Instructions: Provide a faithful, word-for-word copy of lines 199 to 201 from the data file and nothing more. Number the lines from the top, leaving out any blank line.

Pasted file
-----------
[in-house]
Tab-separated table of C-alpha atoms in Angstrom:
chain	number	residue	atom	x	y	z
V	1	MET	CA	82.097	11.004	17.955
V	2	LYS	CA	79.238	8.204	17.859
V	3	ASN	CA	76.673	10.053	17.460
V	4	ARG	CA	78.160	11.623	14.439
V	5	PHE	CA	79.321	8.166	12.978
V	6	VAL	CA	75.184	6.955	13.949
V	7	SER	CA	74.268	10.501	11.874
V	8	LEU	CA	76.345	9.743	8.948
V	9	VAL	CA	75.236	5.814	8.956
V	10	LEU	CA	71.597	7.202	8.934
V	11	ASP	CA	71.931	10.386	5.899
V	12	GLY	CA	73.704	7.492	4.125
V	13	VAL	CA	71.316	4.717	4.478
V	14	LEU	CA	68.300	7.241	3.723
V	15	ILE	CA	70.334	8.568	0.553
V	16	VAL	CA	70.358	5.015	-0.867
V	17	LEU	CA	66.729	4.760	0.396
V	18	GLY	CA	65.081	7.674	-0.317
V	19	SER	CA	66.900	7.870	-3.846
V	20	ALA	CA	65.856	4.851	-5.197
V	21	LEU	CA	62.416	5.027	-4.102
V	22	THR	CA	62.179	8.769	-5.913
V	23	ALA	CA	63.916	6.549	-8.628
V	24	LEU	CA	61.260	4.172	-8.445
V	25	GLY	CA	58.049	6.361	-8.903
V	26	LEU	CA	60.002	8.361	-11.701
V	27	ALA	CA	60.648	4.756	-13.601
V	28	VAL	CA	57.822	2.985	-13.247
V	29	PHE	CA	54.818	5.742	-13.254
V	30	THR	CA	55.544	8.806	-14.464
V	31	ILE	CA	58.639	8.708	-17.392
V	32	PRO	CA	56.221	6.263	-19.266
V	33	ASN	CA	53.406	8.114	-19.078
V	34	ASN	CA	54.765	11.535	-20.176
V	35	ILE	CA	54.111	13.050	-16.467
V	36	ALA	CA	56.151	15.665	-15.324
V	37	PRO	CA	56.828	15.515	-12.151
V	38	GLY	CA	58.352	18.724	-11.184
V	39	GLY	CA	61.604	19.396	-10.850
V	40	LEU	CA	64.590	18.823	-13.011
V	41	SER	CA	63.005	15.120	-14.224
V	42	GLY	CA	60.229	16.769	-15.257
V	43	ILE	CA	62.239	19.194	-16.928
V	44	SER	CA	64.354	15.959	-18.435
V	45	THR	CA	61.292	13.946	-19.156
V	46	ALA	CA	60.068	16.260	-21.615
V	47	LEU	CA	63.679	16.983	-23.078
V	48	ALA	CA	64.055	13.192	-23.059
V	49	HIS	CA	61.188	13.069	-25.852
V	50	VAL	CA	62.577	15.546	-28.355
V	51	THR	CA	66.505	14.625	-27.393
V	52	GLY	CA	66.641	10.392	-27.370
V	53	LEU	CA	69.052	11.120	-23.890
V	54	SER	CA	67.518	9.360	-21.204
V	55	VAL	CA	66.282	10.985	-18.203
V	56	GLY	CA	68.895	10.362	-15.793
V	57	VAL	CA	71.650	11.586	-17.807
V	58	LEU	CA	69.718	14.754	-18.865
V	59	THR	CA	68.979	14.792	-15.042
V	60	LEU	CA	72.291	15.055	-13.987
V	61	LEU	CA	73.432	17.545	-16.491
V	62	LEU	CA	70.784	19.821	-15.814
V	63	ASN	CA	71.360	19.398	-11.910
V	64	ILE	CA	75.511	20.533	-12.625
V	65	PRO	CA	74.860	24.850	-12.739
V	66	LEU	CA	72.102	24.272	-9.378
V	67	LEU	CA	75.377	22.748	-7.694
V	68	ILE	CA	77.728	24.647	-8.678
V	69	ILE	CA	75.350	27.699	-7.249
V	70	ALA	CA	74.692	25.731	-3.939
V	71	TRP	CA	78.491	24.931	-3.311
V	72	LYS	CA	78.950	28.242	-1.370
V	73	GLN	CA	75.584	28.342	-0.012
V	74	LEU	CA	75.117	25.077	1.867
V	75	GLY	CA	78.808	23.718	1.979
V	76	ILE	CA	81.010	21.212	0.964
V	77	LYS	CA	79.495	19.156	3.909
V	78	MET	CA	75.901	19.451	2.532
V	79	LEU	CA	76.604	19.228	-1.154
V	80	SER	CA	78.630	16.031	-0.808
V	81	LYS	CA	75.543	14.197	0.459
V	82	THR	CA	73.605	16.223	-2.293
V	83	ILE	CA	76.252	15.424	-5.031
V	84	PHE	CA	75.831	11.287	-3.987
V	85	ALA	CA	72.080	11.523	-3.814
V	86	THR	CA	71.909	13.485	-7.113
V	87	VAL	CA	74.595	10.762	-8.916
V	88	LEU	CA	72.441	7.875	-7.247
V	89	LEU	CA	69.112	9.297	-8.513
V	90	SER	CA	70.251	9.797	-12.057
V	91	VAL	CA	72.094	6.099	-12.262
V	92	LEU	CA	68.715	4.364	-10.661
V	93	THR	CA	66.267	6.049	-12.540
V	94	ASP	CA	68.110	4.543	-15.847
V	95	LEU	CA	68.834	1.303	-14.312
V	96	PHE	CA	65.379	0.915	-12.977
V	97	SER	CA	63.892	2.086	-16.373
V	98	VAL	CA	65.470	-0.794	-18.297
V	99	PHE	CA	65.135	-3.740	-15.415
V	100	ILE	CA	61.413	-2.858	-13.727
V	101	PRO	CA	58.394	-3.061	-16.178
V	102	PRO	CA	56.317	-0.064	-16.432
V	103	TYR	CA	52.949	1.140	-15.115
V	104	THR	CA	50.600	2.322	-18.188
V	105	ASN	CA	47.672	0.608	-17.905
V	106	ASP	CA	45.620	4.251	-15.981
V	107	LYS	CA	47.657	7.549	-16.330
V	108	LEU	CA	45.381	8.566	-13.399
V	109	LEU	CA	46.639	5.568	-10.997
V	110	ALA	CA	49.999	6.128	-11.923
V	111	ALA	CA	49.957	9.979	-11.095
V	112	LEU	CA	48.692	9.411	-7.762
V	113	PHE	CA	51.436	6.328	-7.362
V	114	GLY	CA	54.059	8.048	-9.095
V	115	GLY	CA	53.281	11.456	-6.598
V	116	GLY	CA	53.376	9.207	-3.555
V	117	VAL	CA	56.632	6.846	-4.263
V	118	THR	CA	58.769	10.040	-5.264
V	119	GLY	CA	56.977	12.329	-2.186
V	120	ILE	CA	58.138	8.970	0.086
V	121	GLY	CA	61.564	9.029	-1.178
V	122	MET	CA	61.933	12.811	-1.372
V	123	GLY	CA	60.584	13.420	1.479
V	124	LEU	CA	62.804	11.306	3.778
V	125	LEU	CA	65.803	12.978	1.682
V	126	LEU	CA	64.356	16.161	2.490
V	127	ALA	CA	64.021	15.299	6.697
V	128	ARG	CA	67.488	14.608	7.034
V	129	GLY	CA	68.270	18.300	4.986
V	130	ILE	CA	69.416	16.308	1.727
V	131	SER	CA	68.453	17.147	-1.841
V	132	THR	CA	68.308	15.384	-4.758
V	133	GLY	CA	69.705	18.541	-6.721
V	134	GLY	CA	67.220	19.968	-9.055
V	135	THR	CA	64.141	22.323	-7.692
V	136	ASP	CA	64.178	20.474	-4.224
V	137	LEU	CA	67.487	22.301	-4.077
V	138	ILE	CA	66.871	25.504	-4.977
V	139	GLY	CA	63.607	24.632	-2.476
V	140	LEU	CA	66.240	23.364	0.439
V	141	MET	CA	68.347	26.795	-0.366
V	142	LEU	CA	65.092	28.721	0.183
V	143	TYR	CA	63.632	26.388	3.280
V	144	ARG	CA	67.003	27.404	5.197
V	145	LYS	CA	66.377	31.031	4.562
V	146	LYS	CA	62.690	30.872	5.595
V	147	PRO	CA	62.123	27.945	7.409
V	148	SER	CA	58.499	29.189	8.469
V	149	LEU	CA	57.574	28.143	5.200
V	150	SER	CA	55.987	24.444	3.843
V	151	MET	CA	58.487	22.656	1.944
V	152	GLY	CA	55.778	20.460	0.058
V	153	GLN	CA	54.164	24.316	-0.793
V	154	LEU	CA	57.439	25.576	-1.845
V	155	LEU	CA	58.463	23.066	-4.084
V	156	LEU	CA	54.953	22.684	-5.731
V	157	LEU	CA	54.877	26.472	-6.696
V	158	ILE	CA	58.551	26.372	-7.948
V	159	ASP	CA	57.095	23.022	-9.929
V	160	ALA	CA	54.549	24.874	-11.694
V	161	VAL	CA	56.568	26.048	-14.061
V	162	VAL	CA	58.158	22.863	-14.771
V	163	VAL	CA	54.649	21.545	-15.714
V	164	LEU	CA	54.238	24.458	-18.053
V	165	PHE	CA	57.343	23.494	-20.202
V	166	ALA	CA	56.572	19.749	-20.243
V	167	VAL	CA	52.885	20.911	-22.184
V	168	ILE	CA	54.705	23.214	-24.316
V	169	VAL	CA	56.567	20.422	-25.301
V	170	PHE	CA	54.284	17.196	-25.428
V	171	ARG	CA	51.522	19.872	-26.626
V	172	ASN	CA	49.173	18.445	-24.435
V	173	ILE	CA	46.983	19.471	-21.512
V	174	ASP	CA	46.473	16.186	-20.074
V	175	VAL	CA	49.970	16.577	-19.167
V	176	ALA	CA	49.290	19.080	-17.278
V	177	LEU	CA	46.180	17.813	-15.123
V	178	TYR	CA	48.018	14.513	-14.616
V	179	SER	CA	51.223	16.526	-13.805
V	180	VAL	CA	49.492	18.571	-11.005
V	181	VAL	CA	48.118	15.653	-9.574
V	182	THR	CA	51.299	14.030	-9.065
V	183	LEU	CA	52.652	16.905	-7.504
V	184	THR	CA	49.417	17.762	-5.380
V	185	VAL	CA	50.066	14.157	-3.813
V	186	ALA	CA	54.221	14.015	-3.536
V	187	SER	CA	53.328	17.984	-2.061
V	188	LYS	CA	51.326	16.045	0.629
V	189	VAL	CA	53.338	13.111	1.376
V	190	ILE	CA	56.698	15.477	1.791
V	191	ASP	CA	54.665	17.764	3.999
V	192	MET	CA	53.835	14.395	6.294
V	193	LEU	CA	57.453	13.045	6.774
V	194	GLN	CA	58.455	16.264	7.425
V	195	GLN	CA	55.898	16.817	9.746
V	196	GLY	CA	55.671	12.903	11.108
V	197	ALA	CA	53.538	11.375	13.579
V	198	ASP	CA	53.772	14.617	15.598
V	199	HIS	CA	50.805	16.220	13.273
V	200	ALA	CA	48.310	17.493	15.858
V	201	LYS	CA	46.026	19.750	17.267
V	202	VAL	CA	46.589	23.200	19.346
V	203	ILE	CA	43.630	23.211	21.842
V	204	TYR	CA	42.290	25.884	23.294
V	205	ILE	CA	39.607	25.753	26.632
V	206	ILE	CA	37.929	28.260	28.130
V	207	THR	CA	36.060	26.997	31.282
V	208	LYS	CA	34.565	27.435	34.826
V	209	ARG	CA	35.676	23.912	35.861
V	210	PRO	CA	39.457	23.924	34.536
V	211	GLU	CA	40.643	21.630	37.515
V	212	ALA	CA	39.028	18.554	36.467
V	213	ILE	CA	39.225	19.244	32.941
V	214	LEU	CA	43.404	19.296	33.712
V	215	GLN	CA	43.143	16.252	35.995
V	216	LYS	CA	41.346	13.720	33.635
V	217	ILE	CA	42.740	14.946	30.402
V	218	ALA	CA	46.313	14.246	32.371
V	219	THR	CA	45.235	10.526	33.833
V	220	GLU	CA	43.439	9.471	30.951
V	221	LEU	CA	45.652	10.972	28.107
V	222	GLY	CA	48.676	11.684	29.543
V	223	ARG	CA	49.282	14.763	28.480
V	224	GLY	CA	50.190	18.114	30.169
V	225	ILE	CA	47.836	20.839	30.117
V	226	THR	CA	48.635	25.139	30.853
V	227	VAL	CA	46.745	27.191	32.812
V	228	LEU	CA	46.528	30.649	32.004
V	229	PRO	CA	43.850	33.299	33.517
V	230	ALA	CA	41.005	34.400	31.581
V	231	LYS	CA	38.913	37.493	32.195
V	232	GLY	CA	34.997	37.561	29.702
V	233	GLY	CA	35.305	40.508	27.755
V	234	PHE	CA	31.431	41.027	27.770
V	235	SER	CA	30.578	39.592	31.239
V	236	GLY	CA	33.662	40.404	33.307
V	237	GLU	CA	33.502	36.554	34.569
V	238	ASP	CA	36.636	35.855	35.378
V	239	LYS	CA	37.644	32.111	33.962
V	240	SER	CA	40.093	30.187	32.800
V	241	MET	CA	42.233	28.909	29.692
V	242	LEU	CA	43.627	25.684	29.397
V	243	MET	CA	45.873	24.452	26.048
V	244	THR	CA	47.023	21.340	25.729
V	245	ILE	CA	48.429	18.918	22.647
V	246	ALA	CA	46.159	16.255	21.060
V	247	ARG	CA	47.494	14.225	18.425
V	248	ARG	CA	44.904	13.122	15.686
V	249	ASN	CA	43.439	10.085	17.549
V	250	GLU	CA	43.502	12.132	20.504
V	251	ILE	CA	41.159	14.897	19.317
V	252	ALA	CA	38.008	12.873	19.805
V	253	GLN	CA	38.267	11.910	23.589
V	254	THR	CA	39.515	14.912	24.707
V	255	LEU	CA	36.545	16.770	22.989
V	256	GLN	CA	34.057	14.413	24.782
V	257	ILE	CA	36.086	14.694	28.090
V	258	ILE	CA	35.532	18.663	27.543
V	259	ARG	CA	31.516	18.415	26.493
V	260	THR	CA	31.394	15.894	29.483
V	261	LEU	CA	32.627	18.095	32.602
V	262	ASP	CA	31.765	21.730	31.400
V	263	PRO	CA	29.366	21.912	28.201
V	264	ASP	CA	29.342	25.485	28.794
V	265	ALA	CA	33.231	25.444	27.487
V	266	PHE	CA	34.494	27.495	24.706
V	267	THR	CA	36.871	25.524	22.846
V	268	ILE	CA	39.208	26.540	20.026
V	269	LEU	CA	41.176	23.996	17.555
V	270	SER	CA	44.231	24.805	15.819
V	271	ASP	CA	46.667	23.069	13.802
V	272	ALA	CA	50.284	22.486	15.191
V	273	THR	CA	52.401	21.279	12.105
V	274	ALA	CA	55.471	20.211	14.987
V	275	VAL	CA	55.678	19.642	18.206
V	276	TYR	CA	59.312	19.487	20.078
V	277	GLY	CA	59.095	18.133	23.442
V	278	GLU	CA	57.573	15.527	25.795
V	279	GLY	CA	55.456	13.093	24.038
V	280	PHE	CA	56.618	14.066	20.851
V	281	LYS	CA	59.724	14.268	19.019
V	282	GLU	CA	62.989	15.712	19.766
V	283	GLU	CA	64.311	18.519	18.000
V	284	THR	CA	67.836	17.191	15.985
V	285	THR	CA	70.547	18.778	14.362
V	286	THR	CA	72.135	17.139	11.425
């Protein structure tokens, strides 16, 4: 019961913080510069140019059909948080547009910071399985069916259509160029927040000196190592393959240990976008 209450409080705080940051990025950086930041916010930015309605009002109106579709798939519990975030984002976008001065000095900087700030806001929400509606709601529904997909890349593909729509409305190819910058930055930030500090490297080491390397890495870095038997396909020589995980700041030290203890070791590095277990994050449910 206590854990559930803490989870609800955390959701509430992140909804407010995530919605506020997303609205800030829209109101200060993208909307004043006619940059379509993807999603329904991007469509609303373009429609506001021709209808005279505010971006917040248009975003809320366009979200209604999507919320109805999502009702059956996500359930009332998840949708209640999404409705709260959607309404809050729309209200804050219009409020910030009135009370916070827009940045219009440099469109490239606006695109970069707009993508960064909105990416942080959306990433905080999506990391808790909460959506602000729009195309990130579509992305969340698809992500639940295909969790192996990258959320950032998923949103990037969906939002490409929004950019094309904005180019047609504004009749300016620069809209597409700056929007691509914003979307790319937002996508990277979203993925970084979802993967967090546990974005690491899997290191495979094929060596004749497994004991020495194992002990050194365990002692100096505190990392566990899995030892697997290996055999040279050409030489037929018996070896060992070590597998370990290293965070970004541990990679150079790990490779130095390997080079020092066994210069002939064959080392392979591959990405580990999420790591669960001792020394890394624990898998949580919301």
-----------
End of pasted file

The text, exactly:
V	196	GLY	CA	55.671	12.903	11.108
V	197	ALA	CA	53.538	11.375	13.579
V	198	ASP	CA	53.772	14.617	15.598